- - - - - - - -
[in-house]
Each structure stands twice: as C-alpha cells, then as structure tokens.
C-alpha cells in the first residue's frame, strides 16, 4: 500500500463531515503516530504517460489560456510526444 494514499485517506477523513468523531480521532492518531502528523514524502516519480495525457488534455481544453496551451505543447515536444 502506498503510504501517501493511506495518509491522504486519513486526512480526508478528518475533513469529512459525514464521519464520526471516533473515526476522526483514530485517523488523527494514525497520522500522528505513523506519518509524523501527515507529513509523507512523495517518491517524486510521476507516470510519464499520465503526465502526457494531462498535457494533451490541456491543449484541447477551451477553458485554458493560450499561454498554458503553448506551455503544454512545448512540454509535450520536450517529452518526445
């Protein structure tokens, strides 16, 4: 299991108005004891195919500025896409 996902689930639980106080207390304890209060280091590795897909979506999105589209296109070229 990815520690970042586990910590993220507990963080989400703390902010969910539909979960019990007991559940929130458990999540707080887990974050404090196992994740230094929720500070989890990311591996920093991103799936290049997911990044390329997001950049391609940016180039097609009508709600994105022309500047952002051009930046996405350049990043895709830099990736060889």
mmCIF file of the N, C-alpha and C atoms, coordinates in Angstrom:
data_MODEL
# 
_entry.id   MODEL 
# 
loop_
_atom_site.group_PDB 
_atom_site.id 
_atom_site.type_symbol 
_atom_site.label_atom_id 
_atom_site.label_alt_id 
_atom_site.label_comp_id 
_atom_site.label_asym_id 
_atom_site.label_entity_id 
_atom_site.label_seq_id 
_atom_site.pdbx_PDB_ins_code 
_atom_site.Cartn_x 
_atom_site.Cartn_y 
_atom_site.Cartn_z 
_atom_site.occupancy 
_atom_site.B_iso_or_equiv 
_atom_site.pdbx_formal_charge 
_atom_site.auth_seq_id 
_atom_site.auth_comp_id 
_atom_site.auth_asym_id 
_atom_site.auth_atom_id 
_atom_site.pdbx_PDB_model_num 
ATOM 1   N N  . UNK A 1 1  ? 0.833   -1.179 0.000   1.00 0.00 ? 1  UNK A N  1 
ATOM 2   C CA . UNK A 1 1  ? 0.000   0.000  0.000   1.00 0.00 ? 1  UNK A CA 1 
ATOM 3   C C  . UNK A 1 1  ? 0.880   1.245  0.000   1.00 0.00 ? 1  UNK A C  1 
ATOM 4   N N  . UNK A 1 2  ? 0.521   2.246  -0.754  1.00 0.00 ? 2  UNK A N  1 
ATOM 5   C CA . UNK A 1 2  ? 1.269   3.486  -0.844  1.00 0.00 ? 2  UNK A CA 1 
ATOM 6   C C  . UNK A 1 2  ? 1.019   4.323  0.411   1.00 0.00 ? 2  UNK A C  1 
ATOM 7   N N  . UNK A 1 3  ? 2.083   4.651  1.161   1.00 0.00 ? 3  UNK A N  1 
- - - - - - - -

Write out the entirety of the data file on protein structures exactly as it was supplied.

[in-house]
Each structure stands twice: as C-alpha cells, then as structure tokens.
C-alpha cells in the first residue's frame, strides 16, 4: 500500500463531515503516530504517460489560456510526444 494514499485517506477523513468523531480521532492518531502528523514524502516519480495525457488534455481544453496551451505543447515536444 502506498503510504501517501493511506495518509491522504486519513486526512480526508478528518475533513469529512459525514464521519464520526471516533473515526476522526483514530485517523488523527494514525497520522500522528505513523506519518509524523501527515507529513509523507512523495517518491517524486510521476507516470510519464499520465503526465502526457494531462498535457494533451490541456491543449484541447477551451477553458485554458493560450499561454498554458503553448506551455503544454512545448512540454509535450520536450517529452518526445
């Protein structure tokens, strides 16, 4: 299991108005004891195919500025896409 996902689930639980106080207390304890209060280091590795897909979506999105589209296109070229 990815520690970042586990910590993220507990963080989400703390902010969910539909979960019990007991559940929130458990999540707080887990974050404090196992994740230094929720500070989890990311591996920093991103799936290049997911990044390329997001950049391609940016180039097609009508709600994105022309500047952002051009930046996405350049990043895709830099990736060889």
mmCIF file of the N, C-alpha and C atoms, coordinates in Angstrom:
data_MODEL
# 
_entry.id   MODEL 
# 
loop_
_atom_site.group_PDB 
_atom_site.id 
_atom_site.type_symbol 
_atom_site.label_atom_id 
_atom_site.label_alt_id 
_atom_site.label_comp_id 
_atom_site.label_asym_id 
_atom_site.label_entity_id 
_atom_site.label_seq_id 
_atom_site.pdbx_PDB_ins_code 
_atom_site.Cartn_x 
_atom_site.Cartn_y 
_atom_site.Cartn_z 
_atom_site.occupancy 
_atom_site.B_iso_or_equiv 
_atom_site.pdbx_formal_charge 
_atom_site.auth_seq_id 
_atom_site.auth_comp_id 
_atom_site.auth_asym_id 
_atom_site.auth_atom_id 
_atom_site.pdbx_PDB_model_num 
ATOM 1   N N  . UNK A 1 1  ? 0.833   -1.179 0.000   1.00 0.00 ? 1  UNK A N  1 
ATOM 2   C CA . UNK A 1 1  ? 0.000   0.000  0.000   1.00 0.00 ? 1  UNK A CA 1 
ATOM 3   C C  . UNK A 1 1  ? 0.880   1.245  0.000   1.00 0.00 ? 1  UNK A C  1 
ATOM 4   N N  . UNK A 1 2  ? 0.521   2.246  -0.754  1.00 0.00 ? 2  UNK A N  1 
ATOM 5   C CA . UNK A 1 2  ? 1.269   3.486  -0.844  1.00 0.00 ? 2  UNK A CA 1 
ATOM 6   C C  . UNK A 1 2  ? 1.019   4.323  0.411   1.00 0.00 ? 2  UNK A C  1 
ATOM 7   N N  . UNK A 1 3  ? 2.083   4.651  1.161   1.00 0.00 ? 3  UNK A N  1 